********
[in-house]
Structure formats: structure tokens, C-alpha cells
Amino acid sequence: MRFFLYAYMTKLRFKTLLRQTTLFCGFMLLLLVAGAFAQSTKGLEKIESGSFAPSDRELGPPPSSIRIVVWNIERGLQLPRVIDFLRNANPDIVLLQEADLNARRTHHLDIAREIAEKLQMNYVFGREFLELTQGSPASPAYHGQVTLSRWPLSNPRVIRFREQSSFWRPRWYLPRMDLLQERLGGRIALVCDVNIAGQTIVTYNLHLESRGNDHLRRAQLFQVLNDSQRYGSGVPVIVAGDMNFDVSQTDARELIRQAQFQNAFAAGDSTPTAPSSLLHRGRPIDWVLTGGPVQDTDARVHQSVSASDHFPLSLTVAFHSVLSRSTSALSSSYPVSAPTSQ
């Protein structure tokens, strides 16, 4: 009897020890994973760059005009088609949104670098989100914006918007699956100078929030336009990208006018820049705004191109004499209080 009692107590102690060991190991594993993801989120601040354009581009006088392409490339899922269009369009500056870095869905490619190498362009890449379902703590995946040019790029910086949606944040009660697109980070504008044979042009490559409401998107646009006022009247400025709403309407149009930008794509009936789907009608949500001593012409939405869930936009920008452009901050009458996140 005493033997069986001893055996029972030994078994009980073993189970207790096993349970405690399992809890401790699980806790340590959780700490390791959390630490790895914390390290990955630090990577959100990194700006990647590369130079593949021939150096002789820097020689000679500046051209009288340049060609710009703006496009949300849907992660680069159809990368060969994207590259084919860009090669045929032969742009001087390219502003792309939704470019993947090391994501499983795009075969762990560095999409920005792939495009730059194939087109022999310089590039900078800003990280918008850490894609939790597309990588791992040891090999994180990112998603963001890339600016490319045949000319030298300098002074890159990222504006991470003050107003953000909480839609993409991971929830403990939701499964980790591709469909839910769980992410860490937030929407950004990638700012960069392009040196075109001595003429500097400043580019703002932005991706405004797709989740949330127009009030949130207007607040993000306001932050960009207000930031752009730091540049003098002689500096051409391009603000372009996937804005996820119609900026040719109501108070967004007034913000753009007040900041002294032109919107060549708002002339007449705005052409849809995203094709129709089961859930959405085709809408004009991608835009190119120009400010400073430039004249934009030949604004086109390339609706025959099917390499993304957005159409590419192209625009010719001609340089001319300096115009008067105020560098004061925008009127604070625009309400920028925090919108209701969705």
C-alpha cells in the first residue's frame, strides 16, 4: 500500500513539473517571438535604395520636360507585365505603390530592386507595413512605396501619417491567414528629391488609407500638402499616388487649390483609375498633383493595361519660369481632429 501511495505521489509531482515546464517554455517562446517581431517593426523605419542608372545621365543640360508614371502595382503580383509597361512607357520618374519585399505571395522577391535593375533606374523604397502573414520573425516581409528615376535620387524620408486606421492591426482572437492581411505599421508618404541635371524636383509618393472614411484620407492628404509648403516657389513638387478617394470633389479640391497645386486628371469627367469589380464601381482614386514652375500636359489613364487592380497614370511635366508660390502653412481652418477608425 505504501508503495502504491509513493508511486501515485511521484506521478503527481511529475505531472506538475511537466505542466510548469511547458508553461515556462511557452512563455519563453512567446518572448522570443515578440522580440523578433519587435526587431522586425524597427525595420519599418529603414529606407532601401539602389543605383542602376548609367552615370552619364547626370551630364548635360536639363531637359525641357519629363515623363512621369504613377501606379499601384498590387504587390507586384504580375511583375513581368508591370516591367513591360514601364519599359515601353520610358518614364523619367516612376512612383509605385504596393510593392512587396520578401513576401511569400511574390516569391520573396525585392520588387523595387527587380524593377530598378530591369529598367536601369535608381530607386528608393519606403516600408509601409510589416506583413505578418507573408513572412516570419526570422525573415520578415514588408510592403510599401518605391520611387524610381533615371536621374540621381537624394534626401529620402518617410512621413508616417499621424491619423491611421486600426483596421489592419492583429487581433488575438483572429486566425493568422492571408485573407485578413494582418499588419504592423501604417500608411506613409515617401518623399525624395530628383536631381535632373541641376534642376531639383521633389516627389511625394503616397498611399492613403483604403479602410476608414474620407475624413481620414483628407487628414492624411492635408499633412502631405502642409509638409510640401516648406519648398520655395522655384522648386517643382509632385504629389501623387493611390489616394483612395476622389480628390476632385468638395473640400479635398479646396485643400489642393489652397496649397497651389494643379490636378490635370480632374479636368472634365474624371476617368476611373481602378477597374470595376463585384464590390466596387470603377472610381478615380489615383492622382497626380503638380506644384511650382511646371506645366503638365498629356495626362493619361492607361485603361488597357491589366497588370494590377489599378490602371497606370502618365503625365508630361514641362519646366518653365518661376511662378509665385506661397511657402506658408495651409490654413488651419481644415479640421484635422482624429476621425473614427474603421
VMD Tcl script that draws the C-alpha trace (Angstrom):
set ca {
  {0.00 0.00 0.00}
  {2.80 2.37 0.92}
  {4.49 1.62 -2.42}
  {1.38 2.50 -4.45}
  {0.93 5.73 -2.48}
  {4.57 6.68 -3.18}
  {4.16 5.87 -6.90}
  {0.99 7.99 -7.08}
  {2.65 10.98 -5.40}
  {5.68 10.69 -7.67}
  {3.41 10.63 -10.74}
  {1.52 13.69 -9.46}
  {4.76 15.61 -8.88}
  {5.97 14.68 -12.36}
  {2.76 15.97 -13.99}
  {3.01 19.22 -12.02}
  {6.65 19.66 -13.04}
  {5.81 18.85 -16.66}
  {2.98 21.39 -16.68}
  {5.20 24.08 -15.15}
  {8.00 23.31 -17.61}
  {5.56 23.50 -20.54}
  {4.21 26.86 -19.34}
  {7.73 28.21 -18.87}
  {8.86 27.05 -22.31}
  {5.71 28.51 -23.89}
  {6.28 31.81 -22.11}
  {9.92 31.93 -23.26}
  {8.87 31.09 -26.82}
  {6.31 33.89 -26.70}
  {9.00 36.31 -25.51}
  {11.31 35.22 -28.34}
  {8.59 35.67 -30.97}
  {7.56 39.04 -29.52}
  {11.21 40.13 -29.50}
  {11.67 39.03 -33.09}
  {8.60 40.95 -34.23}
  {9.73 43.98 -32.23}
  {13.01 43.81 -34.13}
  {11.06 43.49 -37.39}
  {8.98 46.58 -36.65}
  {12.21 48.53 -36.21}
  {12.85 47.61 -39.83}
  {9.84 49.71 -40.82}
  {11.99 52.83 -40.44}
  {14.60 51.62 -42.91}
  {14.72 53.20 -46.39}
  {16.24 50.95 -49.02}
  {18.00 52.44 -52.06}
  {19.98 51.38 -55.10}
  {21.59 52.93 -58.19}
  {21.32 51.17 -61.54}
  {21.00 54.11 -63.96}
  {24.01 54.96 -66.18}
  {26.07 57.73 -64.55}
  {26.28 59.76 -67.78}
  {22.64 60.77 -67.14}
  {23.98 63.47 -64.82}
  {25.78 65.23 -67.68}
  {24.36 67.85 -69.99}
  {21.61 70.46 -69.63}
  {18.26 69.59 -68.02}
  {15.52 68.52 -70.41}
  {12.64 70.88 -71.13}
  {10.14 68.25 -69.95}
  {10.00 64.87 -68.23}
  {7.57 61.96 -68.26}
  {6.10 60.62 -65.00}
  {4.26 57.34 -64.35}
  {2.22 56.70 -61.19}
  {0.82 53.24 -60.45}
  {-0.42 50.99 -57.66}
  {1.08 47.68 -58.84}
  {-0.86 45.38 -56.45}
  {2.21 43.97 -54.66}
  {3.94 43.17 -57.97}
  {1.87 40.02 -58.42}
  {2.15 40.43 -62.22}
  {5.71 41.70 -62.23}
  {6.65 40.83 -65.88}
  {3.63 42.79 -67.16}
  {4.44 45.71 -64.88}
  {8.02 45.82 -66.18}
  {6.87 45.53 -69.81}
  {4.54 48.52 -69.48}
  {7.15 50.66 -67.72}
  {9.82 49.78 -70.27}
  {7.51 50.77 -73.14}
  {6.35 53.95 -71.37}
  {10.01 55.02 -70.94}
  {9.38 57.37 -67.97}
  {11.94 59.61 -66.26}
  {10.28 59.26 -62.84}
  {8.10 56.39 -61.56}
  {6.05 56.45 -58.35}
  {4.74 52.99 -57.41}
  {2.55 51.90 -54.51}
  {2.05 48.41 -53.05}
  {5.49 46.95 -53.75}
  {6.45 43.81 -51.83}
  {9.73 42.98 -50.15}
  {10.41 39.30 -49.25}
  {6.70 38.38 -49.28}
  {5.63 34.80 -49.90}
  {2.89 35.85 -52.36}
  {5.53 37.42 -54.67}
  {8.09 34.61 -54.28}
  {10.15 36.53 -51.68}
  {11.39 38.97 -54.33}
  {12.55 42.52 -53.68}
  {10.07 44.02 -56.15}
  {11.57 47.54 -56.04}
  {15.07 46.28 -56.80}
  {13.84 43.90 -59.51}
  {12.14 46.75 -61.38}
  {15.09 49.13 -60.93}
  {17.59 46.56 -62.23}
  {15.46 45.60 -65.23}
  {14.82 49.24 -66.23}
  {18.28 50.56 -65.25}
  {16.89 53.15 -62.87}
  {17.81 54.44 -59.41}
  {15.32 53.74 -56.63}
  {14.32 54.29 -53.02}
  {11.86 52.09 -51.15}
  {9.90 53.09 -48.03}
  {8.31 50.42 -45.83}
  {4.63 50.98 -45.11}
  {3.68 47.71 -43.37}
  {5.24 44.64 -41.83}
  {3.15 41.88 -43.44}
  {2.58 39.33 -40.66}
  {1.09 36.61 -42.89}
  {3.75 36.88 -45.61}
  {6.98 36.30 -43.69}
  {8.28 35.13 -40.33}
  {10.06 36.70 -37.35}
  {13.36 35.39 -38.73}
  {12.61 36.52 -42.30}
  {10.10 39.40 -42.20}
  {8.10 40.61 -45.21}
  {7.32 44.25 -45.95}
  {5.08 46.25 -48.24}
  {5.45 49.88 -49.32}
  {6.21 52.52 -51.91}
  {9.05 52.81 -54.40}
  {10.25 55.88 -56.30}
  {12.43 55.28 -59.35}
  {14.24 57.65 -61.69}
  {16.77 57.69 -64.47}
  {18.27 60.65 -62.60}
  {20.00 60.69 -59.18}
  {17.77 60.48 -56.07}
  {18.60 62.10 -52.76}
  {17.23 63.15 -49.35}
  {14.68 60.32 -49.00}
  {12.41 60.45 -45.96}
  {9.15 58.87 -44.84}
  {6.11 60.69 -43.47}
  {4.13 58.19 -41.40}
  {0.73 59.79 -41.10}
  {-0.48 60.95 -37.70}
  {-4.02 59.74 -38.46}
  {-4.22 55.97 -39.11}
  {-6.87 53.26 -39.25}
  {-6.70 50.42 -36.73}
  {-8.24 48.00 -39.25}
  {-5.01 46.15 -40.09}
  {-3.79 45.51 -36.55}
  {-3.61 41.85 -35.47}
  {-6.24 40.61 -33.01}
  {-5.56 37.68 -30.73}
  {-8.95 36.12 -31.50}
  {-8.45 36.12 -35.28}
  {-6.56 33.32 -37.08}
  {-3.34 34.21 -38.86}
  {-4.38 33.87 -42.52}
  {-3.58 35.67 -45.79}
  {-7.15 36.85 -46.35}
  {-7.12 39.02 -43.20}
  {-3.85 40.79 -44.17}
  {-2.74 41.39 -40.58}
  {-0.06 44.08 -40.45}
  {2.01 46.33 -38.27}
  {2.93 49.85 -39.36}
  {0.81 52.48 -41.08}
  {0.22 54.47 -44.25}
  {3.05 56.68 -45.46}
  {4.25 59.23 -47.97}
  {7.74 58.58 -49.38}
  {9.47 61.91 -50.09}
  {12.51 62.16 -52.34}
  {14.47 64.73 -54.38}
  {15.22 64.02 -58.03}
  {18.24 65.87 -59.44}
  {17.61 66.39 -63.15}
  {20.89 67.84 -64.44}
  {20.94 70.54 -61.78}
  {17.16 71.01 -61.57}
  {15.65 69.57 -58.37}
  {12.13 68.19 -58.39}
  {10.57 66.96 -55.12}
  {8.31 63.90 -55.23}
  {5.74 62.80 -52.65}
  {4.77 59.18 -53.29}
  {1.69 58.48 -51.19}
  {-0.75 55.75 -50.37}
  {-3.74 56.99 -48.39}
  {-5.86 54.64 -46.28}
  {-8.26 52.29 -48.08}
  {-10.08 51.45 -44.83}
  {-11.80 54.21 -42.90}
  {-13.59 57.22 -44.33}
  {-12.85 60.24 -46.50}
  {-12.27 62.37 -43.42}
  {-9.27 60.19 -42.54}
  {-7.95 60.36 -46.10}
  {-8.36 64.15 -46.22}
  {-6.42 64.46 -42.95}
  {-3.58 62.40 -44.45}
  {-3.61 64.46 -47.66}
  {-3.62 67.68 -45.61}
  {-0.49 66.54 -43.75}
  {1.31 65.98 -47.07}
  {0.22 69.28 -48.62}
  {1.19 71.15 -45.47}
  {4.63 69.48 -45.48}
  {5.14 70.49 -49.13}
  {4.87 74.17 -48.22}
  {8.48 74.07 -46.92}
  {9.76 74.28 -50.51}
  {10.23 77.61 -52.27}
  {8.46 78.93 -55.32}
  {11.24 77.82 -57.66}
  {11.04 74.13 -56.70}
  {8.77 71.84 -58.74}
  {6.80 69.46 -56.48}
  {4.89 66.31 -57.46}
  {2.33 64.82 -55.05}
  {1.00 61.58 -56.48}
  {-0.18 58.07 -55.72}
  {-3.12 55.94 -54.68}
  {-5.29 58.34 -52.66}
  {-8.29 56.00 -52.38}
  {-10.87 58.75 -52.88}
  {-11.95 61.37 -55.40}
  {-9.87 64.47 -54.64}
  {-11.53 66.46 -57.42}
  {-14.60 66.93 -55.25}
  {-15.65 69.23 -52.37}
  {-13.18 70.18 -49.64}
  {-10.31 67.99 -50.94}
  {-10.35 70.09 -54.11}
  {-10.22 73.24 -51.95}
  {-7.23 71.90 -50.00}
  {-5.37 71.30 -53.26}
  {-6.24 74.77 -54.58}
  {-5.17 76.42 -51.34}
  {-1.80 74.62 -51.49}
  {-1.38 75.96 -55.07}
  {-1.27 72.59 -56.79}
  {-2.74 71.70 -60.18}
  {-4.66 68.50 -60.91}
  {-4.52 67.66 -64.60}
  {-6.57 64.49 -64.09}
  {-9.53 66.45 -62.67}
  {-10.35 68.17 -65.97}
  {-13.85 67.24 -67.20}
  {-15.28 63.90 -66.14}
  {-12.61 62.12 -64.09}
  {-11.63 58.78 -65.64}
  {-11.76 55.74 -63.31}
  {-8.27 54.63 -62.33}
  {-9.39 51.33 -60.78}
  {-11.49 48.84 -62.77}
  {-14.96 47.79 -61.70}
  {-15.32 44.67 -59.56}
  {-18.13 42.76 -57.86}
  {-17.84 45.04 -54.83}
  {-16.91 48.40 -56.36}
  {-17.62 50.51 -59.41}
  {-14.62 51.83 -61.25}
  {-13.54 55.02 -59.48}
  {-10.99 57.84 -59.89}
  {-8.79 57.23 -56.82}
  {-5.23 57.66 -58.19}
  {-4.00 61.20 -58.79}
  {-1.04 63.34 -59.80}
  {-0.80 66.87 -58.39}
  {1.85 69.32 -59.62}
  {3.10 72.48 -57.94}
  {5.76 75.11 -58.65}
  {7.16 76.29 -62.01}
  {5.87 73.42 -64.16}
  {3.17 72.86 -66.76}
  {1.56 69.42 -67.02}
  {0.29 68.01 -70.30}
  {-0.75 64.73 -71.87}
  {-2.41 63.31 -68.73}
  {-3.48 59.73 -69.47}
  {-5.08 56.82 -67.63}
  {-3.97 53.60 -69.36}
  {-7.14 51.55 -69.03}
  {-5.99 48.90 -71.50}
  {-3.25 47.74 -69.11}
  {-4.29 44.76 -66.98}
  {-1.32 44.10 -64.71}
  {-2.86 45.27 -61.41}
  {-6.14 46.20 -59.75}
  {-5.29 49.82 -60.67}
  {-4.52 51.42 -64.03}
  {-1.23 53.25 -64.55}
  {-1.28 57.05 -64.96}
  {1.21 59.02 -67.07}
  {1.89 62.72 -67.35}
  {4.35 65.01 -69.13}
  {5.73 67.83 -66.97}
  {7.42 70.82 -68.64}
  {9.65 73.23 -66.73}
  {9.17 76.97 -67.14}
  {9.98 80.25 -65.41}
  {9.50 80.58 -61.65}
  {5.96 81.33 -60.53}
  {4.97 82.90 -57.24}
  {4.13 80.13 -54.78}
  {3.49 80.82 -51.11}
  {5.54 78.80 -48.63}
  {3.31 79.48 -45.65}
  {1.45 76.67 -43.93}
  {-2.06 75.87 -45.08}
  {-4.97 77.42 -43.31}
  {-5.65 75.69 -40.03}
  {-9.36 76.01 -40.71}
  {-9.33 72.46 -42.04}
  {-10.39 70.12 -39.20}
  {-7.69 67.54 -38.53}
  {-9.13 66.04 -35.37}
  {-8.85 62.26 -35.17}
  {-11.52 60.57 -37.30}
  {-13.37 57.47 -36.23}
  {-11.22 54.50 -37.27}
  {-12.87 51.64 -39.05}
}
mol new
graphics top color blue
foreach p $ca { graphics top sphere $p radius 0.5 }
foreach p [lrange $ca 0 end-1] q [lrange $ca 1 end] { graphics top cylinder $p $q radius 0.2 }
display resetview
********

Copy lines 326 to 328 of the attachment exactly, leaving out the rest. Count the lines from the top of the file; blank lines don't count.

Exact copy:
  {9.65 73.23 -66.73}
  {9.17 76.97 -67.14}
  {9.98 80.25 -65.41}